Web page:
New optimism at IM Schools

“Change your thoughts and you change your world.”

– Norman Vincent Peale

Iron Mountain School District officials are changing their thoughts.

With the school district facing a deficit budget, they are emphasizing the positive.

Supt. Tom Jayne recently highlighted some of the positive changes the school has made at the end of the school year, as well as what’s planned for the upcoming school year.

“We listened to parents, staff and the community and have made some great additions to the curriculum next year. We have also reinstated K-12 busing with no added cost to the school district along with no staff layoffs at this point. We have a lot of things that are positive moving forward,” Jayne said at a recent school board meeting.

One of the plans for the 2014-15 school year is to partner with local businesses and Bay College. Jayne said that they are working with Bay to come to Iron Mountain High School to teach psychology and English composition.

“At this time, it looks very positive. Bay will work with us and come on campus even if we don’t have the mandatory 13 students they state they need in order to offer this on campus. If we have 9-10 students, they may still come during the day,” he said.

There will also be two sections available during the day for students to go to Bay as well. If needed, the school will even provide transportation

Additionally, Jayne said that they are advertising the sale of the Central School and 13 acres of land the district owns east of North Elementary School to help solve some of the district’s budget problems.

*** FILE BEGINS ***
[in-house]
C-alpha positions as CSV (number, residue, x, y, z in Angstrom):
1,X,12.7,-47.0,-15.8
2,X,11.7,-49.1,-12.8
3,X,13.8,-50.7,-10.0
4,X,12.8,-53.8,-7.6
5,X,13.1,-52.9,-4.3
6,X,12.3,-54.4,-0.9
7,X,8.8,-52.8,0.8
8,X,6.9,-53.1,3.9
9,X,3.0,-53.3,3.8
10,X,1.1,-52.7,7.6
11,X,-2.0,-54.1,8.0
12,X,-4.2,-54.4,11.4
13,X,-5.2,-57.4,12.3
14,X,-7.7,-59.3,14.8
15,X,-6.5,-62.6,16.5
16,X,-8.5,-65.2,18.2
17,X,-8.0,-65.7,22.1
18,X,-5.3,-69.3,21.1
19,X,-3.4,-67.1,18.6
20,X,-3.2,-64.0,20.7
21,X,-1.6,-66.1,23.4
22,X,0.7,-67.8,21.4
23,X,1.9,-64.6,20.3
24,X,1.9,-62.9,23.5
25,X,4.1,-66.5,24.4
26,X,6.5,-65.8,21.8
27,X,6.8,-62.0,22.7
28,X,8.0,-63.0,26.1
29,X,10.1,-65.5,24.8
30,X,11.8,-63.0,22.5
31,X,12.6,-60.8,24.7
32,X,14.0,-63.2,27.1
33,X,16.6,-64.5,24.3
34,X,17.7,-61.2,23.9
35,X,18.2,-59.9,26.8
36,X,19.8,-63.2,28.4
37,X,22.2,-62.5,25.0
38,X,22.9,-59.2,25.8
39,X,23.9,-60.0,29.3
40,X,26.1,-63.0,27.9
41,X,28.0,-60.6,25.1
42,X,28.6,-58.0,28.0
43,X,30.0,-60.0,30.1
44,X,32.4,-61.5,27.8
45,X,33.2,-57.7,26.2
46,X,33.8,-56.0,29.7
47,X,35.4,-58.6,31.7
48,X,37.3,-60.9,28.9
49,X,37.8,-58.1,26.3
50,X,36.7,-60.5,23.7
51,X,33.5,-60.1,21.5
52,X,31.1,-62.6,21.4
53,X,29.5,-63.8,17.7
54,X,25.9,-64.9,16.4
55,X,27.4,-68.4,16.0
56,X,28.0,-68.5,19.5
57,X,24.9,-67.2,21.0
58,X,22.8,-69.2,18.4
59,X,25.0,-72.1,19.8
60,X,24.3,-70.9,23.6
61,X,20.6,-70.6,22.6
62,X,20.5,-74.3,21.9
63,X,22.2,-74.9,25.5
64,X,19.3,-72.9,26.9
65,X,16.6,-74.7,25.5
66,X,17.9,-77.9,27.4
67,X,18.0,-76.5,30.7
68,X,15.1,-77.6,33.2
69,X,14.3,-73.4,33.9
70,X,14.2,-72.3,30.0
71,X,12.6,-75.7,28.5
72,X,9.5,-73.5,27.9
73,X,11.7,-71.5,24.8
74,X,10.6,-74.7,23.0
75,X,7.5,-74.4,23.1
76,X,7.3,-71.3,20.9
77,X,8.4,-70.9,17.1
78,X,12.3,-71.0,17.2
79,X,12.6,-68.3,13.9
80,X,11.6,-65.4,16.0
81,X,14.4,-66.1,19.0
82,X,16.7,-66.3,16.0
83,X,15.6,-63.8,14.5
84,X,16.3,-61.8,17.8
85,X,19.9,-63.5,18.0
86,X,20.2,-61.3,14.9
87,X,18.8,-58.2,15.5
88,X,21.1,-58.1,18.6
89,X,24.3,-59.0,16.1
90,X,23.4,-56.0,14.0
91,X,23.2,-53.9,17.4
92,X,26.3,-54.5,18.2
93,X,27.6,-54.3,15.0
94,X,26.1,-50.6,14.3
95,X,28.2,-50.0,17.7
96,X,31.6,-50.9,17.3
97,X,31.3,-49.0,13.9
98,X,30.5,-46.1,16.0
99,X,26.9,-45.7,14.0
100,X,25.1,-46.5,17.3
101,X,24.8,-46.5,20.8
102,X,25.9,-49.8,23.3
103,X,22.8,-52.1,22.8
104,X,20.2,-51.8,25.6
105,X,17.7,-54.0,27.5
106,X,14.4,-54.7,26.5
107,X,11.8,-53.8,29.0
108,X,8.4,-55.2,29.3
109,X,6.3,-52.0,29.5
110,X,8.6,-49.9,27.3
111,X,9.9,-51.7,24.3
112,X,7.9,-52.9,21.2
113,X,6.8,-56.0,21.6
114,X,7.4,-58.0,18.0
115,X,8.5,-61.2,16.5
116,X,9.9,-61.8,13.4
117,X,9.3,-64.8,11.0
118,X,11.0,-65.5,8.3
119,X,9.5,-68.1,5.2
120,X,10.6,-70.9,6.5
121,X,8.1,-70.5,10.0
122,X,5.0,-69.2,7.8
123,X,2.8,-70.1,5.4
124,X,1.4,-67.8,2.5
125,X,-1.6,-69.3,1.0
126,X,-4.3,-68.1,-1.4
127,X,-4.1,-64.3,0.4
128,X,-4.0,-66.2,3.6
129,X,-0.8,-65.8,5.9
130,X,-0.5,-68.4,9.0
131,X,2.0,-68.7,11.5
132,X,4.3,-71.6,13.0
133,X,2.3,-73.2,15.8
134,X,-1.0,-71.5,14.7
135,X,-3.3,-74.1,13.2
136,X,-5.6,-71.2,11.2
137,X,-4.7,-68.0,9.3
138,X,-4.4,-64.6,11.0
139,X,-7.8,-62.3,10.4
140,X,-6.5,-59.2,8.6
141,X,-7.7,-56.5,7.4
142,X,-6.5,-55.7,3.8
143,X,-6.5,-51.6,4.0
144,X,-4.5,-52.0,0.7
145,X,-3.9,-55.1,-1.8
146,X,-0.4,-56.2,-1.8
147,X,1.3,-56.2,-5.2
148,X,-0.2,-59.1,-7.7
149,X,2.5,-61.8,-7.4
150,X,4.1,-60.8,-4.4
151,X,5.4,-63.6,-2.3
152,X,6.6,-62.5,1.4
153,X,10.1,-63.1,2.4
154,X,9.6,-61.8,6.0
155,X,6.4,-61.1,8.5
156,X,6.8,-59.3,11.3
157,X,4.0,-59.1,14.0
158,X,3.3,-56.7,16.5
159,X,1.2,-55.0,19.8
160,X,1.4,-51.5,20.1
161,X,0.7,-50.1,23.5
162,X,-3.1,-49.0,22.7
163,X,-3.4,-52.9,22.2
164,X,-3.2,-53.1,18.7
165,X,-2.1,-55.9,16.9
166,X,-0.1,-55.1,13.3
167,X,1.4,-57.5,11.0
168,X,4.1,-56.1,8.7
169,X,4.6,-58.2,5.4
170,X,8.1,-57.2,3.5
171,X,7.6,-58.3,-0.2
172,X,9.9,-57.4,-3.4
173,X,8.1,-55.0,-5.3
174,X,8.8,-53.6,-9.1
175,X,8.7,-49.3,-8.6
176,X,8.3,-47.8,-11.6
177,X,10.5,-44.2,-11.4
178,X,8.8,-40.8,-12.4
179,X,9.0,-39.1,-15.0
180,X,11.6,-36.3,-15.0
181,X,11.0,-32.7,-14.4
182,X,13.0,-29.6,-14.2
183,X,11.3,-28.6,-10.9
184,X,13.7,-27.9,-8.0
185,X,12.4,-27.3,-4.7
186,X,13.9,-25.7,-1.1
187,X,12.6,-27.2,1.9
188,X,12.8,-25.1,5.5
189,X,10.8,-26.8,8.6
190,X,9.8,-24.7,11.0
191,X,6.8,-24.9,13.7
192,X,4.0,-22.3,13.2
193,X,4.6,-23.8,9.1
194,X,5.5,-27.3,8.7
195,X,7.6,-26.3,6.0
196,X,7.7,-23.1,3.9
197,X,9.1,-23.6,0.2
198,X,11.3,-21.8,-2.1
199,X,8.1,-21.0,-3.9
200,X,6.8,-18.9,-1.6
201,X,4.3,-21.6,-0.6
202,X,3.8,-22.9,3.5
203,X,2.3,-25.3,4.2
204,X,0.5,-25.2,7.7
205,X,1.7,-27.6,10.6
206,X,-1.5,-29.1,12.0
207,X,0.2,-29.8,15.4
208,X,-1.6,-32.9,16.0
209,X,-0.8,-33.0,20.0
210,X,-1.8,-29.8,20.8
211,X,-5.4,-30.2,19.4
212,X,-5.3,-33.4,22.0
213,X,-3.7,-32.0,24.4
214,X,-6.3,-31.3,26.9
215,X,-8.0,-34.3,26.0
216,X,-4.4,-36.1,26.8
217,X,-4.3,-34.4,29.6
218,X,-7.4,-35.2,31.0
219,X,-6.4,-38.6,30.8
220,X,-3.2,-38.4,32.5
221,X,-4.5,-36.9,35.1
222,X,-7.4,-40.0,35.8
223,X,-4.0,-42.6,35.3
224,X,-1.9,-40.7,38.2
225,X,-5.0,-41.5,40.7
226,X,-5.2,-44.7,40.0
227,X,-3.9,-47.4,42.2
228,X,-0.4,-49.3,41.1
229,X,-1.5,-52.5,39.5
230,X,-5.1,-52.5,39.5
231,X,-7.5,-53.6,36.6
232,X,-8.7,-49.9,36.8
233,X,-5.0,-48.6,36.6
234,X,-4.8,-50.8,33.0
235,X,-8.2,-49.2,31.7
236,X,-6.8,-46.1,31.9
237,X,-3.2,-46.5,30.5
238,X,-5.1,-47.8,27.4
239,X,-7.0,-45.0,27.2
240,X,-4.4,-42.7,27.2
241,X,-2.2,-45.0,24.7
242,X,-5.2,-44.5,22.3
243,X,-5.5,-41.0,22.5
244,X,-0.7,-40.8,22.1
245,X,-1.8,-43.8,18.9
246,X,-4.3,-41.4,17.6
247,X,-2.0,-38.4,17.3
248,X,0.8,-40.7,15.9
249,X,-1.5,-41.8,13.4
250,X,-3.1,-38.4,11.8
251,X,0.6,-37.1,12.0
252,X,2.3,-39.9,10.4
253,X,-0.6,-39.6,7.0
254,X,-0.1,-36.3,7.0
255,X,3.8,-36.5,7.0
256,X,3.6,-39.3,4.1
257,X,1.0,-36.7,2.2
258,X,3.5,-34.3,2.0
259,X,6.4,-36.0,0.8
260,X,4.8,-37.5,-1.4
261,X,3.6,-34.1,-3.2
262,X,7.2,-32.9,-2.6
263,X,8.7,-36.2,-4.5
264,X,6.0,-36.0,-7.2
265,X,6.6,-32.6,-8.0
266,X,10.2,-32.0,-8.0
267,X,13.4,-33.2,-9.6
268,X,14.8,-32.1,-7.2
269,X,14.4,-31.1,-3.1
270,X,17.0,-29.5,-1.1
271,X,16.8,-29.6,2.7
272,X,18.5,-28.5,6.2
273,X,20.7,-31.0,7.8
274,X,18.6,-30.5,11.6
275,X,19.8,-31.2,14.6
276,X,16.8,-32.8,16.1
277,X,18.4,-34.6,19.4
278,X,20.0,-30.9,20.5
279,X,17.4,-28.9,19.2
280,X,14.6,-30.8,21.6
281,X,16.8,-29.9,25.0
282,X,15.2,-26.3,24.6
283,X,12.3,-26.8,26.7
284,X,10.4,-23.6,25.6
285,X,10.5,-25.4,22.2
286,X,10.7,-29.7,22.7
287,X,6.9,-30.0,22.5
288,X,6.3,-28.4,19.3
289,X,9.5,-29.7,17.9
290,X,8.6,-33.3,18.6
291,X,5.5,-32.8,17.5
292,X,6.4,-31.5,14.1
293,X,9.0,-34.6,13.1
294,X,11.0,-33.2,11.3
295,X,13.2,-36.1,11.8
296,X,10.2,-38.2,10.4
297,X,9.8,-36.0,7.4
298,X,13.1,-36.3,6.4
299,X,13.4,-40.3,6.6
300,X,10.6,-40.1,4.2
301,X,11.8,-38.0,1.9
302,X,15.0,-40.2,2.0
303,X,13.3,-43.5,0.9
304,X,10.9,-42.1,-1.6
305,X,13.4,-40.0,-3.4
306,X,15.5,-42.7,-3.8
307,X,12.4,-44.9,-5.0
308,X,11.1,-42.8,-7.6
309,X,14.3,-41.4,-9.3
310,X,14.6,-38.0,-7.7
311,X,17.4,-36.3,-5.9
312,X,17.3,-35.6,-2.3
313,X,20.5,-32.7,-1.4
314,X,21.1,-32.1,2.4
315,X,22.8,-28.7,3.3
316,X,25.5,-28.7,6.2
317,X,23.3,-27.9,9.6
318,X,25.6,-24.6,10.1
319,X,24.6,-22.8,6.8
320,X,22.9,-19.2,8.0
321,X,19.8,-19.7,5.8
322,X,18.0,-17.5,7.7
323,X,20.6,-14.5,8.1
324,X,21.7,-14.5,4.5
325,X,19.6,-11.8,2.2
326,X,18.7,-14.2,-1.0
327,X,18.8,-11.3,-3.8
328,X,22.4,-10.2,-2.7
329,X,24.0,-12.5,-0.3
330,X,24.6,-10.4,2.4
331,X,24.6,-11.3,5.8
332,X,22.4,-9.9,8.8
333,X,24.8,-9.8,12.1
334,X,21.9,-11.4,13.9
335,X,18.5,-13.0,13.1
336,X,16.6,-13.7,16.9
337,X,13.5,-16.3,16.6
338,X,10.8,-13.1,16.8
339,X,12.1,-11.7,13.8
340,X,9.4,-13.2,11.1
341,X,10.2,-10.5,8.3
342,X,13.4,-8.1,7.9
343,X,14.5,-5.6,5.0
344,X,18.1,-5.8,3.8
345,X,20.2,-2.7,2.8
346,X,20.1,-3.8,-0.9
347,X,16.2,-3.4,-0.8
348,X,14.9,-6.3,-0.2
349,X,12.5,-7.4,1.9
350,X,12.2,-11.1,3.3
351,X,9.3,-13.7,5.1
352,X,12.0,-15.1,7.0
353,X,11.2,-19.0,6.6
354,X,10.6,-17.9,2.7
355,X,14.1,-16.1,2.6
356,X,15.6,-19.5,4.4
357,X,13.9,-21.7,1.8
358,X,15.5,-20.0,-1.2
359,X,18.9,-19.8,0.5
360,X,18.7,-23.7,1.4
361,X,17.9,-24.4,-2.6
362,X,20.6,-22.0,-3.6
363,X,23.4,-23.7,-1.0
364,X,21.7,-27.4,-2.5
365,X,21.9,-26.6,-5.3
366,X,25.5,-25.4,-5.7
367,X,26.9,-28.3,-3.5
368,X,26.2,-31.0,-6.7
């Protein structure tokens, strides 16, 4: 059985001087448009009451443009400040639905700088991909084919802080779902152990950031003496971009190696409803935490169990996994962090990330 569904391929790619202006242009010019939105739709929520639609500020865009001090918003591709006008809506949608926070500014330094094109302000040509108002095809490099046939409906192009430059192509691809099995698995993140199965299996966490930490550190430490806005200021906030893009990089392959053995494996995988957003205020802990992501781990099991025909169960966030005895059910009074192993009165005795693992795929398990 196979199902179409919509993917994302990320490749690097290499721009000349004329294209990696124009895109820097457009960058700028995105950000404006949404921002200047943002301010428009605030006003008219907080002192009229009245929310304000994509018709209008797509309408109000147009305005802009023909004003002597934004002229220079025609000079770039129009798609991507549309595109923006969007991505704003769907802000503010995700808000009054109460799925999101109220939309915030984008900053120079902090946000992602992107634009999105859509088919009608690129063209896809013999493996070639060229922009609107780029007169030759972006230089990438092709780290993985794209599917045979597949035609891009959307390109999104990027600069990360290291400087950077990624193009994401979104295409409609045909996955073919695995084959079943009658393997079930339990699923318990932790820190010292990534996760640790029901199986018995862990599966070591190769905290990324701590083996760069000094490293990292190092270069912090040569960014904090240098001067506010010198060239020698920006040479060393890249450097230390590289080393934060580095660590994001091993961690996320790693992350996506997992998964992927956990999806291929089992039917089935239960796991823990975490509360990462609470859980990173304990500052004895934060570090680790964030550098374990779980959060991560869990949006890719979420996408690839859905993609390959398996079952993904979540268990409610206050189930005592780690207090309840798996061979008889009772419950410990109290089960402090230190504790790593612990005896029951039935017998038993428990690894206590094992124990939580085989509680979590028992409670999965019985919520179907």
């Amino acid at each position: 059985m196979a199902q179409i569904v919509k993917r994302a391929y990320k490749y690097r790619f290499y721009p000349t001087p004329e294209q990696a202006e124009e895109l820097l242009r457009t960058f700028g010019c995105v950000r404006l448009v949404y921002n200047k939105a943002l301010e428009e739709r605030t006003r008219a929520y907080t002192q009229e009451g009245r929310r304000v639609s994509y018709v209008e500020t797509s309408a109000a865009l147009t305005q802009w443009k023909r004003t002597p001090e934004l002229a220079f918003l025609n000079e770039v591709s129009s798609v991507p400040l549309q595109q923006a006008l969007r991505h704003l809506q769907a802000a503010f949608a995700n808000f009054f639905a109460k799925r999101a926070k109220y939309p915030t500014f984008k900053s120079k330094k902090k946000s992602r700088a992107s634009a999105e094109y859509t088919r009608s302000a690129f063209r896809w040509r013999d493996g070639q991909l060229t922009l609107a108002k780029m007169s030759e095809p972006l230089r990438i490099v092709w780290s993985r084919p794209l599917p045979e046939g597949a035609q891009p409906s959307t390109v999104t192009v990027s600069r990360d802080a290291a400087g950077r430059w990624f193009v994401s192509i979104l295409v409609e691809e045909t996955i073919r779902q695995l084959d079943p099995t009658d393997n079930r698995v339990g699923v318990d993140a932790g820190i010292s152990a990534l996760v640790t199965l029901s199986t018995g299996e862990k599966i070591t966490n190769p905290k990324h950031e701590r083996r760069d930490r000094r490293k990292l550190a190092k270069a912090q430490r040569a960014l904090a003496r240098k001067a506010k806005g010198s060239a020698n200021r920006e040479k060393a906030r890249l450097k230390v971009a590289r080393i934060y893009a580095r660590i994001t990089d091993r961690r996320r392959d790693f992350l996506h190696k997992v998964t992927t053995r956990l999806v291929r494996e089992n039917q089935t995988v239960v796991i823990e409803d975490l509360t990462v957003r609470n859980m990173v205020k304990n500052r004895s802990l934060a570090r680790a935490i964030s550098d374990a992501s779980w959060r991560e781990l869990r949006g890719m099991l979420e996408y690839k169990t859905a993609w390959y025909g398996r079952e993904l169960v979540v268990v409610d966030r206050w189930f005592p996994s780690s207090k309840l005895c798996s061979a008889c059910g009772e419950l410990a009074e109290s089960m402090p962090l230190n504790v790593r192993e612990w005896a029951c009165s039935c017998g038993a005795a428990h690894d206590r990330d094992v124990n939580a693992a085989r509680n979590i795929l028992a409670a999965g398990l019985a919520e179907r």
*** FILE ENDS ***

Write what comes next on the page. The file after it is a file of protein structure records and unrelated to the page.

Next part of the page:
Enrollment predictions for the next five years still show declines for the school district.

Jayne, however, is not defeated.

“Anything we can do to maintain the current enrollment of 870 and add 50-60 new students could solve the financial and contractual challenges in the upcoming fiscal year,” Jayne said.

If this was accomplished, he said, it would solve the district’s debt problems and they wouldn’t have to implement any salary reductions.

“We are working hard behind the scenes to stabilize us and add to our numbers. I encourage our staff and public to concentrate on the positives that are taking place within the district this summer and next school year so we can all move forward in a united stance to attain our goals.”

Iron Mountain Schools supporter Katie Maxon agreed.

Addressing the parents and students at the meeting, she asked them to stay with the school district.

“Pulling your child from this district hurts the opportunity of every other student,” she said.

Maxon, who has children attending Iron Mountain Schools, said the school has incredible teachers who are dedicated to giving children the best possible education and they should give them the chance to do that.

“If you leave and your $7,000-plus per child leaves with you, you have sealed the fate of the remaining students here. Please, I’m begging you to give Iron Mountain a fighting chance to fix itself. Keep your students enrolled here and get involved to help make the change you want to see.”

Instead of cutting salaries, Maxon suggested lobbying legislature for more funding.

“I think we need to fight for this, just as we fought for and changed other important issues that impacted our district, because we truly are the place to succeed,” she said.

School Board President Jeff Michaud endorsed the positive approach.

“I think we need more positive statements like we heard tonight. We have a great district and we need to continue to highlight it and focus on all we have to offer here,” he said.

So will this new enthusiastic attitude get results?

“A pessimist sees the difficulty in every opportunity; an optimist sees the opportunity in every difficulty.”

– Winston Churchill